The test of constitutionality under the establishment clause (the “reasonable observer” test) is, in essence, one of common sense. Municipal governments may not promote religion. This principal applied in the context of holiday displays means that religious symbols should not be the focus of the display. If a wide variety of secular holiday symbols are included in a display, a religious symbol may be mixed in, but should not overshadow the other decorations such that the overall message of the display remains secular rather than religious. Keep in mind, the test is whether a “reasonable observer” would perceive the display as predominantly religious rather than secular. Government officials should put themselves in the shoes of a skeptical observer when deciding whether their display passes constitutional muster, just to be safe. When in doubt, exercise caution and give the solicitor a call.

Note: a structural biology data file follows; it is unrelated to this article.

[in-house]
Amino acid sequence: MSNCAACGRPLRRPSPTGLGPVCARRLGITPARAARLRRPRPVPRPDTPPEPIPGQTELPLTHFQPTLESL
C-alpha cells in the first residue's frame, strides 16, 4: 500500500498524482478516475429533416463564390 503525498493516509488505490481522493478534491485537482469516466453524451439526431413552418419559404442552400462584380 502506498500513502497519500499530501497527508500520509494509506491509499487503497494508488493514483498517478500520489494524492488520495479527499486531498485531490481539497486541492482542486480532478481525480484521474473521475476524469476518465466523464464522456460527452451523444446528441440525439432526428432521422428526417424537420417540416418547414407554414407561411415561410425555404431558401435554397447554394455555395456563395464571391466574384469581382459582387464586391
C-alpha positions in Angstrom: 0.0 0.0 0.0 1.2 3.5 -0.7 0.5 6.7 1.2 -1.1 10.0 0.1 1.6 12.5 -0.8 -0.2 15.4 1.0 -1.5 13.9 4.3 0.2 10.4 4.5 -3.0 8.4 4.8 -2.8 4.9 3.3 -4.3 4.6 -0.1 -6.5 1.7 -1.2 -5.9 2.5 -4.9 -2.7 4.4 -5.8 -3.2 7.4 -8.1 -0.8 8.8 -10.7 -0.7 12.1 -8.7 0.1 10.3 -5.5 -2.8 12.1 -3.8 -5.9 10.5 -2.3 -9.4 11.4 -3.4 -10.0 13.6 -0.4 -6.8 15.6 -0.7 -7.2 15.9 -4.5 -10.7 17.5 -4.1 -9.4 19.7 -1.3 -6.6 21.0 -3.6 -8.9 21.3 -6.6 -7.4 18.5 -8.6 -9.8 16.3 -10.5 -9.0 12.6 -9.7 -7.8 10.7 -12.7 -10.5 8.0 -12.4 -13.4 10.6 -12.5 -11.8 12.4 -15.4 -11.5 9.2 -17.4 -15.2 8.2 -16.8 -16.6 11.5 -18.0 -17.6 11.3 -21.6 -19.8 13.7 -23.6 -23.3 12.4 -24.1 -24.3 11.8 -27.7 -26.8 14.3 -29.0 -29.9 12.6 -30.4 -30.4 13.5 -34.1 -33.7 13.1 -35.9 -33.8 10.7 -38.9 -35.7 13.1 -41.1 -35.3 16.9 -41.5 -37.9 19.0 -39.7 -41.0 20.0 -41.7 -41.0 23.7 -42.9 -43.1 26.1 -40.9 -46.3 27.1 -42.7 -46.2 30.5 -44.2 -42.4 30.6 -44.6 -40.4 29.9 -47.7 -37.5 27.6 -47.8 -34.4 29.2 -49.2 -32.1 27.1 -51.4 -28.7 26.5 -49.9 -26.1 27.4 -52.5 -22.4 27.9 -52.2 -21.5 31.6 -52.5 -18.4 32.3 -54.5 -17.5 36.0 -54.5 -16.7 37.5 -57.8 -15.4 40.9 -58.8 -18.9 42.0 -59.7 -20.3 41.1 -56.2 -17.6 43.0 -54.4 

[ii] The Constitution protects the rights of private citizens to engage in religious speech in a public forum under the First Amendment. The nuances of the right to free speech are beyond the bounds of this poem; however, note that the Supreme Court held that a private group could erect a cross in a public park (parks are considered traditional public forums) during the holiday season.

[iii] If private groups or individuals erect religious themed displays, municipalities would be wise to require a sign informing the public that the display is sponsored by a private party in order to make it clear that the government is not sponsoring the message.

[iv] The author wishes to formally apologize to Clement Clarke Moore, author of “A Visit from St. Nicholas,” for butchering his wonderful poem.